Rather than continue to talk about this, I will let the master himself identify exactly what they are trying to do with their options out of the spread look. While there isn't anything revolutionary in this video, Rich Rod does a good job of talking about exactly what the WVU offense is trying to do.
West Virginia runs some traditional spread passing and running plays (which have been discussed here in respects to Jimbo's offense and FSU's opponents) that are not predicated on the zone-read concept, however most of their offense is. Many of their downfield passing plays start with a play action to the inside zone back (usually Noel Devine)
Here is video of WVU running the triple option look out of the gun:
There is one last wrinkle to the zone-read spread that I also expect in the game from WVU. As the scrape exchange has helped defenses defend the backside, and defenses are staying at home more and more frequently against these plays because they know what to expect, some spread teams have moved to blocking the end and reading the DT from the backside. Instead of running outside, the QB will read the tackle and run inside very similar to the way that the traditional read of the DE is executed. With the amount of time WVU has to implement a game plan, and the video of how undisciplined we play along the front 4 I would expect to see this run a few times as well. From Chris at smartfootball.com:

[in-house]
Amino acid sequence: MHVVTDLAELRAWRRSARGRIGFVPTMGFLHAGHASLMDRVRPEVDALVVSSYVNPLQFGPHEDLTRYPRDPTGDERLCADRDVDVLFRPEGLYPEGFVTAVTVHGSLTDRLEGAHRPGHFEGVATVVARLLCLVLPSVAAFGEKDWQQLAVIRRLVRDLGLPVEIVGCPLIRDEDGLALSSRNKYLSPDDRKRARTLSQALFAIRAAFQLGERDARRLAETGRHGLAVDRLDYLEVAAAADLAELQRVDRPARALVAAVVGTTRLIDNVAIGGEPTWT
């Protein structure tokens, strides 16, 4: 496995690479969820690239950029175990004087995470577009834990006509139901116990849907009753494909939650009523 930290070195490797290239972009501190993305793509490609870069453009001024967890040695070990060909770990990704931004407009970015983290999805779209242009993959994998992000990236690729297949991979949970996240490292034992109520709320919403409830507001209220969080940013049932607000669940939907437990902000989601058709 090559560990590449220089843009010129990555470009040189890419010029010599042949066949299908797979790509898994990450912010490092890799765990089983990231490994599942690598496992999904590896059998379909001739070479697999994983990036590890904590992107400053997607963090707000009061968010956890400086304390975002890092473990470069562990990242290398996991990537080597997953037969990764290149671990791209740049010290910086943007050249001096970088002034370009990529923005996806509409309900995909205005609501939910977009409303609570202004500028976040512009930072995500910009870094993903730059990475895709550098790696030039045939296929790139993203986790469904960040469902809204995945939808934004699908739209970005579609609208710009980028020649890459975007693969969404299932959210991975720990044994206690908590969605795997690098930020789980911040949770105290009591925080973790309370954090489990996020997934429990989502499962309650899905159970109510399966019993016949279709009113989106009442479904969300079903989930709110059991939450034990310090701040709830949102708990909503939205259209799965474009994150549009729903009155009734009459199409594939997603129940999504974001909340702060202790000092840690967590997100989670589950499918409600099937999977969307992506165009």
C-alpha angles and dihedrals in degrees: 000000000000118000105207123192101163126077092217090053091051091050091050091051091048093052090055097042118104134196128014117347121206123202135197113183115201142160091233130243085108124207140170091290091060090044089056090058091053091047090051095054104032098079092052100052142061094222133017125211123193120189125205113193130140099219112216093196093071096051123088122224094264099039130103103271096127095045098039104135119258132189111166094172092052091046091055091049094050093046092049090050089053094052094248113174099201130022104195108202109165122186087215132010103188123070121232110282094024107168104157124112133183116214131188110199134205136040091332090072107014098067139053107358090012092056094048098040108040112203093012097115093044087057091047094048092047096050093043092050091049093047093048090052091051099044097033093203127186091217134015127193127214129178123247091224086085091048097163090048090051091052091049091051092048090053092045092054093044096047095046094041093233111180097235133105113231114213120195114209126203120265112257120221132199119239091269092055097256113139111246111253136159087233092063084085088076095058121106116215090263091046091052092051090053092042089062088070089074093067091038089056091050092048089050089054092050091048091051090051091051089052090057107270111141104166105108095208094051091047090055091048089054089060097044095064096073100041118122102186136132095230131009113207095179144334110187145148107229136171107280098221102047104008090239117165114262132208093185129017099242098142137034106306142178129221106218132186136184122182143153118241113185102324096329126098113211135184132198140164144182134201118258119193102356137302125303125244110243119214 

This does a couple things for you. One, it can confuse the "scrape exchange" response, where the defensive end crashes to force a "pull" read by the quarterback while the linebacker loops outside for him, because the defensive end gets blocked and the QB should have a big gap inside. And, second, it gives you flexibility in who you choose to block versus read. As the old saying goes, if you can’t block them, read them.
West Virginia had the 41st ranked offense (via footballoutsiders FEI rankings) in the country this year, while that isn't extremely high, they run a lot of the concepts that has given Florida State fits, especially making FSU defend 11 players by giving the QB the option to run quite often. They have a dynamic RB who has been running in a zone scheme for 3 years as well. I would expect the FSU defense to struggle mightily against WVU in this bowl contest. Florida State will have to score quite often to have a chance to win this game.